This post was originally published on October 31, 2011. It is being re-run today for this year’s Halloween.
It is likely that most of you got your Halloween on over the weekend and today is a costume-free day for anyone other than children. Did you dress up as a movie character? If so, was it someone or something from a documentary? Probably not, at least not a person only known as a documentary subject rather than a figure previously or otherwise known as a public personality.
Real people who aren’t celebrities tend to be more ethically tricky. For similar reason as the issue of laughing at nonfiction characters, it may not be okay to dress up as, say, Joyce McKinney, the main subject of Errol Morris’s latest film, Tabloid. Meanwhile, many non-famous doc subjects may be too obscure to be a good costume. Who would easily recognize you and three buddies if you went as the salesmen from Salesman?
Due to other obligations, I sadly couldn’t dress up this year, but my wife and I had considered a couples costume in which she went as Little Edie Beale and I as Big Edith Beale, from Grey Gardens. Would this have been acceptable? Little Edie has certainly been a costume for people not just during Halloween over the years, but bringing in the mother seemed perhaps more problematic.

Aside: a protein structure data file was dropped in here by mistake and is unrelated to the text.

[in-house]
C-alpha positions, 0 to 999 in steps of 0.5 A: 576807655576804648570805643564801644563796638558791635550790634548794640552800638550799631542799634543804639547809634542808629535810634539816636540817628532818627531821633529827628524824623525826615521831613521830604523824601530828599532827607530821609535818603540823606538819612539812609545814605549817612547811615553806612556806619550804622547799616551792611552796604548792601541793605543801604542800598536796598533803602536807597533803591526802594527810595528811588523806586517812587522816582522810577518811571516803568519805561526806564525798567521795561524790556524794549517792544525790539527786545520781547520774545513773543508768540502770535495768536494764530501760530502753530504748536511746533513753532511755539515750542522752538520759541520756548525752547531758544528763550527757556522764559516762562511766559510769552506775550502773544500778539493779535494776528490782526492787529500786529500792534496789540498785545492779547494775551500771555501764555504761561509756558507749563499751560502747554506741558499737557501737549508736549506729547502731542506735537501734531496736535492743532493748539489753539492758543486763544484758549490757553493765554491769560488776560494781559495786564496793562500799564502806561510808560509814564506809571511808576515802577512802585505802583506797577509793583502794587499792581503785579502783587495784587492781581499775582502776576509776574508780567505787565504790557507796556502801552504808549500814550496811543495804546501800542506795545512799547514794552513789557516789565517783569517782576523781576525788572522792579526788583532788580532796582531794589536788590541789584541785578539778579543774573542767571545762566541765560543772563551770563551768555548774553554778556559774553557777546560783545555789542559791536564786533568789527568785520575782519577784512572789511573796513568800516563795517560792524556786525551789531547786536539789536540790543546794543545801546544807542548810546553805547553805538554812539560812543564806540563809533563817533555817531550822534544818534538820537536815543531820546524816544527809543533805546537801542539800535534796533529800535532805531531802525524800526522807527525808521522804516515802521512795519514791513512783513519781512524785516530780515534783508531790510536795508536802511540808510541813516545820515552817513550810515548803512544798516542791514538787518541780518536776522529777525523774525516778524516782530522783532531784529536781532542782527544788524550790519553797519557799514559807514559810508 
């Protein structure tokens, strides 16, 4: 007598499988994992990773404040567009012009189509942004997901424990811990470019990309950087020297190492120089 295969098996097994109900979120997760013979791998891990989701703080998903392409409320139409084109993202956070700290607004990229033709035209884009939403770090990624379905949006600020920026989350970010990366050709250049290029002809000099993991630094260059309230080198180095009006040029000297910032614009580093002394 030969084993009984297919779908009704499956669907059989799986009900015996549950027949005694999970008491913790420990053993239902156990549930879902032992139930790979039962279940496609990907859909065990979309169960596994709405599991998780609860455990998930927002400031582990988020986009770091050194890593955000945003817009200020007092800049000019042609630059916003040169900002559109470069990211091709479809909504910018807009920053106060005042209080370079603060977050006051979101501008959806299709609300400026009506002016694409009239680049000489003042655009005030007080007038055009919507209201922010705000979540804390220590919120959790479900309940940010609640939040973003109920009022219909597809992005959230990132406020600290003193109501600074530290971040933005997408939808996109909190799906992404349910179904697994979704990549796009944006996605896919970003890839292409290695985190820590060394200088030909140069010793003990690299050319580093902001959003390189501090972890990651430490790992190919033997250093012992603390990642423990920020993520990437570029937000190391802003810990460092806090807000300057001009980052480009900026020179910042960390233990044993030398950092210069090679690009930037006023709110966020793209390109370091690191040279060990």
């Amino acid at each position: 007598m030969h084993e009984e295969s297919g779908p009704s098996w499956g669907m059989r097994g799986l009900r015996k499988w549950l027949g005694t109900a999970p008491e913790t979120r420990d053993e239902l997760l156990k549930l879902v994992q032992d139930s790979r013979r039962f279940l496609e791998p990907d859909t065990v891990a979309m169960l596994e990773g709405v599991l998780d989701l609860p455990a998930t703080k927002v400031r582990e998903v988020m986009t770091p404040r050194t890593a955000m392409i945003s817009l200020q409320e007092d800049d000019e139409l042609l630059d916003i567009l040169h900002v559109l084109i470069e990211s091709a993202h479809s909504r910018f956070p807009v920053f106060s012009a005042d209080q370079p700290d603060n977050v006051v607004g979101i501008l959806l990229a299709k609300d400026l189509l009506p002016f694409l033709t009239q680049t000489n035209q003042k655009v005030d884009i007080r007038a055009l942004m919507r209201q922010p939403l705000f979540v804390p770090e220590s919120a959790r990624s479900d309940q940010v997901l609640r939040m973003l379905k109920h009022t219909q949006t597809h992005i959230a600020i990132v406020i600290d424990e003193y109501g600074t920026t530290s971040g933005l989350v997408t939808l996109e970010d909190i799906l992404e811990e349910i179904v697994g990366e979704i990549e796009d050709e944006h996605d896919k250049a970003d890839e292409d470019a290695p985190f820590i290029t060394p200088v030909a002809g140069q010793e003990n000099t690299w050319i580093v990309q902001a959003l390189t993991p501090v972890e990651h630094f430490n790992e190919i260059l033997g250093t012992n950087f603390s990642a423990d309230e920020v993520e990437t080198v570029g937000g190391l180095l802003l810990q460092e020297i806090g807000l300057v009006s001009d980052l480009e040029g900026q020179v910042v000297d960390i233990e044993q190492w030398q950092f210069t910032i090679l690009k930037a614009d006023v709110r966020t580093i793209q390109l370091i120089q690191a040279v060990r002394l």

In my annual movie-related Halloween costume lists, I tend to jokingly include doc subjects. Last year I featured ideas based on Exit Through the Gift Shop and I’m Still Here and somewhat on Catfish. This year I had ideas based on Project Nim and Bill Cunningham New York. Of course, these are all jokes and none pertain to very serious films. But some nonfiction films this year could probably be permitted as inspiring costumes, such as Buck and maybe even The Interrupters.
I did see a photo of someone dressed as Cave of Forgotten Dreams, complete with a little Werner Herzog on his shoulder, which I think is fine, if strange. I’ll try to find a photo if I can, and permission from the person responsible for it.